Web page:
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Five Benefits of Buying Medical Refrigerators and Freezers

Pharmacies, hospitals, and laboratories rely on cold storage units to protect drugs and vaccines. These appliances create optimal conditions that extend the shelf-life of these beneficial medicines. Unfortunately, some clinics try to save money by purchasing household freezers or refrigerators. This choice can cost thousands of dollars because of compromised doses and medicines.

Manufacturers design medical freezers and refrigerators to protect biological products. Although medical-grade refrigerators require a higher upfront cost, they provide a better investment over time compared to domestic units. They use higher-quality materials and have a longer time between failures and temperature excursion events.

Why should your healthcare facility invest in this high-end equipment? Today, you’ll learn about the five benefits of medical refrigerators and freezers.

What are Medical-Grade Refrigerators and Freezers?

The U.S. Centers for Disease Control defines medical refrigerators and freezers as purpose-built units. Manufacturers have built these pharmaceutical-grade appliances to store biologic material. The machines have several advantages over typical household refrigeration units.

Unlike household refrigerators, medical-grade appliances have a microprocessor-based system that precisely measures temperatures. They use digital sensors (such as thermocouples, resistance temperature detectors [RTD], and thermistors) to monitor the interior temperature.  The units also have fast temperature recovery apparatuses that respond to out-of-range temperature readings.

Medical units should not use refrigerators and freezers which don’t adhere to CDC guidelines. The federal agency strongly recommends clinics to stop using older combination household units. Instead, they should replace them with stand-alone, medical-grade refrigerator and freezer units.

Dual pharmacy grade units with independent refrigerator and freezer compressors (not combination units sharing a single one) are fine in offices with limited space. Facilities can use under-the-counter, compact units or large ones with double-doors. The CDC forbids the use of dormitory-style refrigerators to store vaccines since these units provide unreliable temperature ranges and can freeze vaccines.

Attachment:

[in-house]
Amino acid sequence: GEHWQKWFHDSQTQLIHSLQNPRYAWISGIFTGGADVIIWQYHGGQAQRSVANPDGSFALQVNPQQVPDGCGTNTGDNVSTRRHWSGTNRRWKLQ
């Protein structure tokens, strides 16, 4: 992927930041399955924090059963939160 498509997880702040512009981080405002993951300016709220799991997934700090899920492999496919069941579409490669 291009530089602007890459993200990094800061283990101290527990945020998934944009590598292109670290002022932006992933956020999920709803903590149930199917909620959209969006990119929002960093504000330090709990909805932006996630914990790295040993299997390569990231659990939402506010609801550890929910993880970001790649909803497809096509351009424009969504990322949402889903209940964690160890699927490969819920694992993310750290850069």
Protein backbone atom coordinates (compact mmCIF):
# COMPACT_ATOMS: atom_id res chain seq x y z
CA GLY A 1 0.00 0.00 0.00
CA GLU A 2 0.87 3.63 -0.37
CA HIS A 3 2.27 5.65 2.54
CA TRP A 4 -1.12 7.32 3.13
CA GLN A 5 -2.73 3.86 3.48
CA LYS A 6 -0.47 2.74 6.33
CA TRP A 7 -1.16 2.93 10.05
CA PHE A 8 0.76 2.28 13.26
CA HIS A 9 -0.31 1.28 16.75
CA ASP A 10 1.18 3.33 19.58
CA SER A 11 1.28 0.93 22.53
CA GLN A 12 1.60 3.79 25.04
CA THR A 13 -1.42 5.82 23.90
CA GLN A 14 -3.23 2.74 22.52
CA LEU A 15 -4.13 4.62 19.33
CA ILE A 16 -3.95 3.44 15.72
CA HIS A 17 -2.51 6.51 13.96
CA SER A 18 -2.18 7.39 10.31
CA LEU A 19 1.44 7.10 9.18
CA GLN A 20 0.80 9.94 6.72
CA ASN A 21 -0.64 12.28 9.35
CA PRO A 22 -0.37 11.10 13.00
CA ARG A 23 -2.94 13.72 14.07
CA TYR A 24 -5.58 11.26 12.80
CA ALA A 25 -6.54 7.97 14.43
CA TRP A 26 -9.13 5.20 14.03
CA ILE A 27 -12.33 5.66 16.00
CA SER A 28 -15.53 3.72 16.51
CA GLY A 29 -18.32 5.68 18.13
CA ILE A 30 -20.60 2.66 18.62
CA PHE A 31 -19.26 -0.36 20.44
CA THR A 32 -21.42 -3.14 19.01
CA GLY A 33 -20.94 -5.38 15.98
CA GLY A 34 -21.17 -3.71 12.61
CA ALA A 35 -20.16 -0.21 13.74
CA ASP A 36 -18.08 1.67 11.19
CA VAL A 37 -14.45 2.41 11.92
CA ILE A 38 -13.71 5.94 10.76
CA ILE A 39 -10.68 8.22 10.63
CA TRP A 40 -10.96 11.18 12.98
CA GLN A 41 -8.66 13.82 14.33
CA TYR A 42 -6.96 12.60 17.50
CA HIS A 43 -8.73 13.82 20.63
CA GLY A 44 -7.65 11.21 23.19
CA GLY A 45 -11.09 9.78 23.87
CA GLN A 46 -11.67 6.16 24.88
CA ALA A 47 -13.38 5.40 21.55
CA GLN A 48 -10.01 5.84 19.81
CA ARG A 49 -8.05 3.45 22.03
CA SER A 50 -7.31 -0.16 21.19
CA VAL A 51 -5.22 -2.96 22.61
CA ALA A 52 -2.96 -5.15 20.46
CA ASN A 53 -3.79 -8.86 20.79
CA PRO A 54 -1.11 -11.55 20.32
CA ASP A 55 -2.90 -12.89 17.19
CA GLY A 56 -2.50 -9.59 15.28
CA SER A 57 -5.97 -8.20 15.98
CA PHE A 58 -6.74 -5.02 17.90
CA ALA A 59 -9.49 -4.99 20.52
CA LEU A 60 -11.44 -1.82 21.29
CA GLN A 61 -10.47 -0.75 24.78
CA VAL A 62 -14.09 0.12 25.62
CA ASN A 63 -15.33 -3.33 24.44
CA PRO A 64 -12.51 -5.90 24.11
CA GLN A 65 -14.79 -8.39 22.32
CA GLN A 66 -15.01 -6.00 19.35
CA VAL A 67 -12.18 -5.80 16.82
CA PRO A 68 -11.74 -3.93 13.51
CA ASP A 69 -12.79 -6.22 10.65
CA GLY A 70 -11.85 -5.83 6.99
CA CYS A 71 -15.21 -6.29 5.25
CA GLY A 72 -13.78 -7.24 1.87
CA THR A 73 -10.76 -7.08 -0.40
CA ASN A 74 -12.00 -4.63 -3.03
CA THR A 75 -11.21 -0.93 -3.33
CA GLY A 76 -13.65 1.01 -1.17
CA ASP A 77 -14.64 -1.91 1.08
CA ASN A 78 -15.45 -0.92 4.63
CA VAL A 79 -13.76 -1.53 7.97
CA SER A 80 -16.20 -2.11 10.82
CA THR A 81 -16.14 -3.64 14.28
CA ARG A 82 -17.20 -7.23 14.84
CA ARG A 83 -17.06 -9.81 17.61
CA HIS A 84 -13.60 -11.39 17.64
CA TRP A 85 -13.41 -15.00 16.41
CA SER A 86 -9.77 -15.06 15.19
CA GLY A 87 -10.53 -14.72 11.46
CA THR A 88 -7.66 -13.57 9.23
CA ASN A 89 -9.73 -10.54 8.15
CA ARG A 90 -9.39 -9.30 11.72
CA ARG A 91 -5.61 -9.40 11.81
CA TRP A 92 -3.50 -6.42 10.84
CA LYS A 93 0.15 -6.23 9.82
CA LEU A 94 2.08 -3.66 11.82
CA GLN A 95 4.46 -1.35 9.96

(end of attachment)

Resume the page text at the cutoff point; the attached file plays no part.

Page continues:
The Immunization Action Coalition recommends vaccines to be placed in a medical-grade refrigerator or freezer designed to hold biologic products. Since these refrigerators don’t store food items, they will be opened fewer times by staff members during the day.

Some medical-grade refrigerators with glass doors have another advantage. They allow health care workers to locate items inside before opening the door. It helps maintain the unit’s temperature since the door is open for less time.


Benefit One – They Ensure a Reliable Cold-Chain for Biologics

Using medical-grade appliances is critical because they help providers maintain a reliable cold chain. This supply system uses temperature-controlled storage areas and distribution methods that protect vaccines, blood transfusions, and biological material. A cold chain also extends the shelf-life of living organisms.

Every year, healthcare clinics lose $20 million due to cold-chain failures. The CDC’s Advisory Committee on Immunization says facilities discard 35 percent of vaccines due to improper refrigeration.  

These products can lose their potency due to poor storage conditions, such as overexposure to heat, cold, or light. Liquid vaccines can lose their effectiveness after exposure to temperatures below 0° C [32° F]. Once damaged, their potency cannot return.

Every year, healthcare workers may inadvertently administer compromised doses to some people. These mistakes damage individuals’ trust and confidence in vaccines since patients need another vaccination. It also places the public in danger. Patients may refuse revaccination and stay unprotected from preventable diseases.

Facilities should use medical refrigerators (or freezers) with temperature monitors to regulate the cold chain. This equipment maintains a tighter, more consistent range than household units. They keep vaccines in proper storage conditions. Medical refrigerators also have compressors that can reach target temperatures faster and maintain them. The unit’s doors also seal tighter and better than their domestic counterparts.

Additional practices medical facilities can take to protect the cold chain include accurately managing inventory and training staff to handle biologics.


Benefit Two – They Have Accurate Temperature Monitoring and Alarm Systems

The CDC defines temperature excursions as inappropriate storage conditions that require immediate action. These incidents harm biological materials and cause vaccines to lose their potency. Any temperature reading outside of the manufacturer’s recommended ranges for vaccines is an excursion event.

Accurate temperature monitoring is the second benefit of medical-grade refrigerators and freezers. Unlike household units, most pharmaceutical-grade appliances have external Temperature Monitoring Devices (TMD).

They allow facilities to track internal temperatures without having to open the refrigerator door. TMDs help providers keep an accurate history that reflects vaccine temperatures. This step is crucial to protect your biological supplies.

The CDC recommends using TMDs with digital data loggers (DDL). These devices provide accurate storage unit temperature information. They give details about how long the unit has operated outside of recommended temperature ranges. Simple minimum/maximum thermometers only show the warmest and coldest temperatures a unit has reached.

Medical refrigerators and freezers have built-in DDLs that provide information on all temperatures recorded at pre-set levels. All TMDs should have a current and valid Certificate of Calibration Testing. DDLs use buffered temperature probes to measure actual vaccine temperatures. This buffered probe measures vaccines more closely than standard thermometers.